Illustrator Lisa Sotero’s tattoo design of the majestic great blue heron serves as the visual link for Stony Creek’s can designs, the bird taking flight across the full portfolio. Sun Juice is the summer seasonal, both the beer and label brightened by citrus.
Stony Creek Brewery Sun Juice
“We deploy a minimal company aesthetic to act as an enfolding boundary for a diverse, contemporary, and playful constellation of specialty brands,” says brewer and co-owner Jason Synan. Illustrator Evan M. Cohen makes intricate, geometric drawings for beers like the Amorphia sour IPA.
Beacon, New York
Hudson Valley Brewery Amorphia Sour IPA
While most Modern Times cans feature a typography-focused design complemented by a triple color band, the special releases feature distinct looks that emphasize a range of hues and wavy, flowing designs such as Bedrock, a brown ale infused with house-roasted coffee, nitrogen lending lushness.
San Diego, California
Creature Comforts is one of the South’s ascendant brewing stars, due in part to the screaming success of Tropicália. The IPA is juicy perfection, both in flavor and its vacation-vibe design and looping logo, from Georgia firm Young Athenians.
Comforts Brewing Co. Tropicália
Fickle beer fans are forever searching for the next flavor experience. 450 North delivers that with its rotating series of double IPAs, Dank Candy, each version featuring a new blend of pungent hops and, as with Lollipop Candy, a label evoking the heady psychedelia of Haight-Ashbury.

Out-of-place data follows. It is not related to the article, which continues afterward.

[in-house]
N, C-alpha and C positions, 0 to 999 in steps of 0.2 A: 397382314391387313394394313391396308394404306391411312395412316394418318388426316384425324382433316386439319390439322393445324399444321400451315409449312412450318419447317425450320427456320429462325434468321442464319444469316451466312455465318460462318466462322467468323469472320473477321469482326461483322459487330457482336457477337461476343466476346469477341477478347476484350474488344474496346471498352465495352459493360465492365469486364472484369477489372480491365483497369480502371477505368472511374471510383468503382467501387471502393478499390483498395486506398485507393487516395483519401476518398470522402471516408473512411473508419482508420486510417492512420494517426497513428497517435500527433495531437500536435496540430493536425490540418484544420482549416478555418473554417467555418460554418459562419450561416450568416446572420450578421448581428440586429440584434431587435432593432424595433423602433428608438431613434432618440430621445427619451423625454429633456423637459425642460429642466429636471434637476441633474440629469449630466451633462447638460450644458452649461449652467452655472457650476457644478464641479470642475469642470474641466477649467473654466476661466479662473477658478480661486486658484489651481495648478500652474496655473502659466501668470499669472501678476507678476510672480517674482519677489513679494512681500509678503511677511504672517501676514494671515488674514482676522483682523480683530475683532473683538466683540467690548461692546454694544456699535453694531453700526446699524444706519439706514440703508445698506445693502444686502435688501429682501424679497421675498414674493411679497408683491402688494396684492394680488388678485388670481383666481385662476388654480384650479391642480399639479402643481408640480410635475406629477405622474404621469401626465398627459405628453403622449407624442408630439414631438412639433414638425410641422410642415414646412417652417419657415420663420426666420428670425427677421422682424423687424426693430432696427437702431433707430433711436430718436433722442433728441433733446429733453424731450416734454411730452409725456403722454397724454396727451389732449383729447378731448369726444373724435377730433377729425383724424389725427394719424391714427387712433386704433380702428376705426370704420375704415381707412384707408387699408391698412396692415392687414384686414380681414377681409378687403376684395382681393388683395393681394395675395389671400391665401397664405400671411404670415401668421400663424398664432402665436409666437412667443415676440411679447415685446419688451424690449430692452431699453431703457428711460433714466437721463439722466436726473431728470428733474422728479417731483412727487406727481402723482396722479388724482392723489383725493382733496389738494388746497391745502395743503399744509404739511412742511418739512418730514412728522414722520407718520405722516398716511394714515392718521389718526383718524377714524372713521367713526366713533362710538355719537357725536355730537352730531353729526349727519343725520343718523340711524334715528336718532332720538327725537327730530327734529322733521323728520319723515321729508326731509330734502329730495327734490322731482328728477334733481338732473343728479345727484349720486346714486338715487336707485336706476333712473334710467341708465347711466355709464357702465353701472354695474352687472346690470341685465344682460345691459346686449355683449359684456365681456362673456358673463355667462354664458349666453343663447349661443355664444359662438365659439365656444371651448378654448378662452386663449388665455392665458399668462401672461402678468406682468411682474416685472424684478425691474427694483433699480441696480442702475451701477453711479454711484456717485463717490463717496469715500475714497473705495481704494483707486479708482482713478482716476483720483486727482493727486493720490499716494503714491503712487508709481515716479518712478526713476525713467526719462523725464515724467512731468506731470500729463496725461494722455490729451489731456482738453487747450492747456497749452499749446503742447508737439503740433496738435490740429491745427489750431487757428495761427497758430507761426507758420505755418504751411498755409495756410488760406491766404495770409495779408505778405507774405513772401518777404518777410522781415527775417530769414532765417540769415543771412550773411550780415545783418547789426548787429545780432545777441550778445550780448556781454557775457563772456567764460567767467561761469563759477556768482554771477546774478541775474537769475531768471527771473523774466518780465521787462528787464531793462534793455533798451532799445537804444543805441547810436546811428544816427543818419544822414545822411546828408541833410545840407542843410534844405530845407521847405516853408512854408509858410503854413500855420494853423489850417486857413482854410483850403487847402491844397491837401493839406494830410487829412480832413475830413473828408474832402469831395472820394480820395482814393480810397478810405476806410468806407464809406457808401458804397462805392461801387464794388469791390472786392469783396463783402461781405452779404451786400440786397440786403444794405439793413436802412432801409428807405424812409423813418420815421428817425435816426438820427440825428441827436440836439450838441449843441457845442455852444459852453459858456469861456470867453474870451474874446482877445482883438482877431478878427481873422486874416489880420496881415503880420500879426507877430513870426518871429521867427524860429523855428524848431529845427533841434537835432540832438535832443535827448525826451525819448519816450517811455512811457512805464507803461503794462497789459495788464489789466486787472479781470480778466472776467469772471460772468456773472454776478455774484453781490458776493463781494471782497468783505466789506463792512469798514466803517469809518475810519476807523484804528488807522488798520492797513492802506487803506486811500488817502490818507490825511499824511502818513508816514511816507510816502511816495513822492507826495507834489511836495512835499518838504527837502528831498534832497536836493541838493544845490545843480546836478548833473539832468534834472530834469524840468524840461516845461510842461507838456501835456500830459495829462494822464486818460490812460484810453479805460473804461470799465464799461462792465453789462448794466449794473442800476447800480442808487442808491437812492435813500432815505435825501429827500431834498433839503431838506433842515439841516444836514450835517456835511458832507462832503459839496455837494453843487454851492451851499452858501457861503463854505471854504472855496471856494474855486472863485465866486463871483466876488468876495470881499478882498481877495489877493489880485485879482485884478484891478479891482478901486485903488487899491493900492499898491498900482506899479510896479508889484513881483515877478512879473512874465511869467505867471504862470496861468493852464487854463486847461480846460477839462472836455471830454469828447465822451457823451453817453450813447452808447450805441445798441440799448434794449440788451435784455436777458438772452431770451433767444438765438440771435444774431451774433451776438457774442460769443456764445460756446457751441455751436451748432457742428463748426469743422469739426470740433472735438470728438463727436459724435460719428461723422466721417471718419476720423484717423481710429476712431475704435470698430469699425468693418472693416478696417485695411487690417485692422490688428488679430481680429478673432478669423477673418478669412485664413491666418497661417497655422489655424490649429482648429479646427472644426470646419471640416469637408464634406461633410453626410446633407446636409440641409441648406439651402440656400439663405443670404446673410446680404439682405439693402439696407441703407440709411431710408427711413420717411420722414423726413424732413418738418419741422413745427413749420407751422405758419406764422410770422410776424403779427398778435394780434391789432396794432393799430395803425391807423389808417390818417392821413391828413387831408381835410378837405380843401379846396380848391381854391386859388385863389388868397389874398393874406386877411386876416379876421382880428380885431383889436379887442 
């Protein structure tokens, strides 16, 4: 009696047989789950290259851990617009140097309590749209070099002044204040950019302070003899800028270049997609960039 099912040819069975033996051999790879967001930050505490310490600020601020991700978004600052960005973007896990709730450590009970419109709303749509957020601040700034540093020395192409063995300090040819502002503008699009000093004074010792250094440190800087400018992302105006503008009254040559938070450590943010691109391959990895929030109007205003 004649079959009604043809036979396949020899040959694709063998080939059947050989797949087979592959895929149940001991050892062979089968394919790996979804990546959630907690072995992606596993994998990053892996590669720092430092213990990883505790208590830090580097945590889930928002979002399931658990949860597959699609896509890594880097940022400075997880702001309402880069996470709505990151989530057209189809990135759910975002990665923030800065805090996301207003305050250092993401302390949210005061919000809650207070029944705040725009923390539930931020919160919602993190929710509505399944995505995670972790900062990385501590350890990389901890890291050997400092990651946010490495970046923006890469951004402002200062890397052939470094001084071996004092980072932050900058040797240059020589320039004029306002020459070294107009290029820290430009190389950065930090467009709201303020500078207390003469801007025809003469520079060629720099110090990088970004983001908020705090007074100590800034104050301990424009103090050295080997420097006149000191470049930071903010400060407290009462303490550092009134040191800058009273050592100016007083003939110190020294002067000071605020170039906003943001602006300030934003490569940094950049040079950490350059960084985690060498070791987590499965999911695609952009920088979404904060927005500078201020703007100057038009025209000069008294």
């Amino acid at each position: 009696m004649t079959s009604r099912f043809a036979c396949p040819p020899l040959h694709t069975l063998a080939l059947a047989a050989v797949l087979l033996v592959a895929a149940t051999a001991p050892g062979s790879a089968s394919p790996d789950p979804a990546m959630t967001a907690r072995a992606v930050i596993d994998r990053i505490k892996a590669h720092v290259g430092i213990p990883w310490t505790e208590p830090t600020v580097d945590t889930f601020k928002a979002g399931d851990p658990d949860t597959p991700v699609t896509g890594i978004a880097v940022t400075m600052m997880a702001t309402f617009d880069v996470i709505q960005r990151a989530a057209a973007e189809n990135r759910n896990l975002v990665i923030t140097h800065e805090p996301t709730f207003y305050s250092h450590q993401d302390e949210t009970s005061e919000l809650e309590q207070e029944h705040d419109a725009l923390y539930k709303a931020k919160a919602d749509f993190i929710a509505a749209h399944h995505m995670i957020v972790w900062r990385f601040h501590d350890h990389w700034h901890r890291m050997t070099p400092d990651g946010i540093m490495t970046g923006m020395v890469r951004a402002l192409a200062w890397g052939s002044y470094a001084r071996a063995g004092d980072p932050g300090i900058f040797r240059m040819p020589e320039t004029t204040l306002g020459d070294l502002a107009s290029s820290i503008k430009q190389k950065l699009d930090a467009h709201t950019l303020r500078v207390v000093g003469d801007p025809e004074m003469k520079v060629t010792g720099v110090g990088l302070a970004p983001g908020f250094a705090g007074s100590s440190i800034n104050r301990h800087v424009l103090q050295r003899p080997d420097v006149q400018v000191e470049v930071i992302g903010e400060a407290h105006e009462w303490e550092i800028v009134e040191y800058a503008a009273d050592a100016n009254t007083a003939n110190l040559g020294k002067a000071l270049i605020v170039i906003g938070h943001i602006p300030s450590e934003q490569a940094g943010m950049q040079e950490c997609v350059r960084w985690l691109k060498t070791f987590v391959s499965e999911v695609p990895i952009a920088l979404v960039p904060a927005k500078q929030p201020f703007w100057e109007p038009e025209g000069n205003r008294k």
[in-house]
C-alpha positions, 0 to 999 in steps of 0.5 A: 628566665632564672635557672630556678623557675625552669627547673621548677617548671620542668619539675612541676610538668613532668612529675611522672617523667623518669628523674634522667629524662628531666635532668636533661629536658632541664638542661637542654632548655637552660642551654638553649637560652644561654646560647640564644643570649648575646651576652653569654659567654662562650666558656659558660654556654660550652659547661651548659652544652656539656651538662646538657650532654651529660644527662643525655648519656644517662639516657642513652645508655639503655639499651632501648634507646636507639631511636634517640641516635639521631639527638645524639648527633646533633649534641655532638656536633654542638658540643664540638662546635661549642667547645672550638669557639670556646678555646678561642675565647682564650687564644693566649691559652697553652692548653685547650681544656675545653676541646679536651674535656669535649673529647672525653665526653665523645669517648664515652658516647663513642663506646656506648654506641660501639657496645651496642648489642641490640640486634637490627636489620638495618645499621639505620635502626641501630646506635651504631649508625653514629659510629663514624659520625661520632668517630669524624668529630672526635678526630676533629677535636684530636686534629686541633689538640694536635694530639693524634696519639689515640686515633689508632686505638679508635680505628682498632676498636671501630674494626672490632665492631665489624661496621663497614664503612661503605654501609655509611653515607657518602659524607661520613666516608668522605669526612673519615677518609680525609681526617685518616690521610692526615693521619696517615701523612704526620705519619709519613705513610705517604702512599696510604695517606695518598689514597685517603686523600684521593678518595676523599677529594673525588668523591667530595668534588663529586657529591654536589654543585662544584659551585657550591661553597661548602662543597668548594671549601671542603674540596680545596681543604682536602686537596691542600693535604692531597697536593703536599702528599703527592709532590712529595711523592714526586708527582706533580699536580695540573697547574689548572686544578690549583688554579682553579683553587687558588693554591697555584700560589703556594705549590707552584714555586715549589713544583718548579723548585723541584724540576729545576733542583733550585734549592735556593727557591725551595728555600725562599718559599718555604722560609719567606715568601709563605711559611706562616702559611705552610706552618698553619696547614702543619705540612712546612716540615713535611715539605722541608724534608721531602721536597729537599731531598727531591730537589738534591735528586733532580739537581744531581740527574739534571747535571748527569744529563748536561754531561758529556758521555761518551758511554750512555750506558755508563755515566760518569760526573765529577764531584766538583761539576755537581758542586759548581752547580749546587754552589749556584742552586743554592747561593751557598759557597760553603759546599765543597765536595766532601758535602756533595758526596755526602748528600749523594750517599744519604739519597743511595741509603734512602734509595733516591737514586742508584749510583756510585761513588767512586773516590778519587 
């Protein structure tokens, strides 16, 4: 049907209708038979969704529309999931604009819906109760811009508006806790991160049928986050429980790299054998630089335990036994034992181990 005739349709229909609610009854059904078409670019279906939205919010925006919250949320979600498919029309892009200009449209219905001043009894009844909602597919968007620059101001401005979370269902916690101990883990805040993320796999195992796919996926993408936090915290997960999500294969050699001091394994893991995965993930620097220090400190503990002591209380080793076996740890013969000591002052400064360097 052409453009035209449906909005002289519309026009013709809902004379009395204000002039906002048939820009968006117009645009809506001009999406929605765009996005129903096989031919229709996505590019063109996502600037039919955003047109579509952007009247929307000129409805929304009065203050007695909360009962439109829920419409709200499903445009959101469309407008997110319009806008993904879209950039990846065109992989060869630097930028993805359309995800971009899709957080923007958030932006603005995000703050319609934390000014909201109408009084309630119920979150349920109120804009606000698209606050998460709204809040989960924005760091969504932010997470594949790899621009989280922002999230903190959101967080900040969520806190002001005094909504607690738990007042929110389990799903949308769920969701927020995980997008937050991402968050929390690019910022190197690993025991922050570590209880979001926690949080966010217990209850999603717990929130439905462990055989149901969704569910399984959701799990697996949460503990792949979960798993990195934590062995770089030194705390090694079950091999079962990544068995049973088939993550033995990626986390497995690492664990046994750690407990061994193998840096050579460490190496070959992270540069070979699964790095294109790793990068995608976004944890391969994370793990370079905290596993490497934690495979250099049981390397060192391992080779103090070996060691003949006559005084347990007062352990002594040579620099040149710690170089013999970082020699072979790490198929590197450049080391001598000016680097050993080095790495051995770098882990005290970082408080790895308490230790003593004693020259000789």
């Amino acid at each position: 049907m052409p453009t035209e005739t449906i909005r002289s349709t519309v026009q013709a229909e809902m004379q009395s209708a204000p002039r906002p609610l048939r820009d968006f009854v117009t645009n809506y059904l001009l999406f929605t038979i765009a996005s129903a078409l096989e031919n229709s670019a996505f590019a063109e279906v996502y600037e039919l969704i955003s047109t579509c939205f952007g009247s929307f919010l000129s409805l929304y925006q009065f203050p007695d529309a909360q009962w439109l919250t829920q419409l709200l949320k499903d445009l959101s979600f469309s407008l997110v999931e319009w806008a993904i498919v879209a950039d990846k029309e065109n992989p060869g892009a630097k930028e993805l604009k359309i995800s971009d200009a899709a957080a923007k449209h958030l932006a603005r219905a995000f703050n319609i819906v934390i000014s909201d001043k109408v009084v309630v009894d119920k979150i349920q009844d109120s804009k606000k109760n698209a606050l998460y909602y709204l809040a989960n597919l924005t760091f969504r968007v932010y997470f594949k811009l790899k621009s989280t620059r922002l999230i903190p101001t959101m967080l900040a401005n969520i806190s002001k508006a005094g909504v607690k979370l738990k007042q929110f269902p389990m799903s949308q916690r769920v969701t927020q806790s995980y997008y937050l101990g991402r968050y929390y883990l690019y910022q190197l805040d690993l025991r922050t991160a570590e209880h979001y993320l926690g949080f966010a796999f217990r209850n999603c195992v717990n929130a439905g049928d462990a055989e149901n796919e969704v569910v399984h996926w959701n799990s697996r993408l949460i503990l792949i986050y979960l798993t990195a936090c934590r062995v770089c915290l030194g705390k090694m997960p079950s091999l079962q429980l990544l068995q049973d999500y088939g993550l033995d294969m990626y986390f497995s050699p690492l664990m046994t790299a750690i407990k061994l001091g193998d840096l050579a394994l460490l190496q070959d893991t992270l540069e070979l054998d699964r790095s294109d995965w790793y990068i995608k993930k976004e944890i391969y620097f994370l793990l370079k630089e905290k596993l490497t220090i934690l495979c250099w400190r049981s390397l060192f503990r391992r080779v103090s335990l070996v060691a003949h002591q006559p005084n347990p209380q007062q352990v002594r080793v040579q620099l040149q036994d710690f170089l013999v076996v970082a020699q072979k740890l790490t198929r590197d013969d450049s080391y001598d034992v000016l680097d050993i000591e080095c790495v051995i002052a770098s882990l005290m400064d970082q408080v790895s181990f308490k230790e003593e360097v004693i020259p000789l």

450 North Brewing Dank Candy Lollipop Dream
To give seasonal releases like Bloodwork Orange a distinct feel, Helms Workshop created a fun, energetic design that emphasizes visuals. “There’s a dynamic punch of contrasting colors, but no brewery name or beer style on the front of the can,” says founder Christian Helms. “The cans beg shoppers to pick them up.”
Austin Beerworks Bloodwork Orange
Guinness' toucan mascot is part of poster designer John Gilroy’s stable of zoo animals that filled its 20th-century advertisements. Here, Guinness brings back the throwback design for a limited-edition run. “It gives a new generation the opportunity to appreciate an iconic piece of advertising,” says archive manager Fergus Brady.
Husband-wife design firm Emrich Office uses fairy tales as a branding touchstone for Grimm Brothers’ German-inspired portfolio of beers such as Midnight Strikes, a dark lager influenced by Cinderella. Here, malt-rich Little Red Cap references that famous tale of a young girl and big, bad wolf.
Grimm Brothers Brewhouse Little Red Cap
The fast-growing brewery is based in Cincinnati’s German Over-the-Rhine neighborhood, once a brewing powerhouse. Rhinegeist (“ghost of the Rhine”) honors that heritage with a ghostly-skull logo found on color-coded cans like Truth IPA, the green a tip of the cap to hops.
Dutch mid-century propaganda inspired Yard NYC’s approach for Threes’ offbeat identity. “Some folks think our names are about the beer, though we’re never that literal,” says Threes co-founder Josh Stylman. “I Hate Myself’s design captures our multi-layered identity—playful yet serious, simple and complex.”
Brooklyn, New York
I Hate Myself
Plainly yet memorably communicating a beer’s name, style, and alcohol content is essential to Austin Street’s design template. “The important information is very clear and easy to find without being too simplistic,” co-founder Jake Austin says. For popular pale ale Patina, “the label is very bold but not over-the-top, style-wise.”
Austin Street Brewery Patina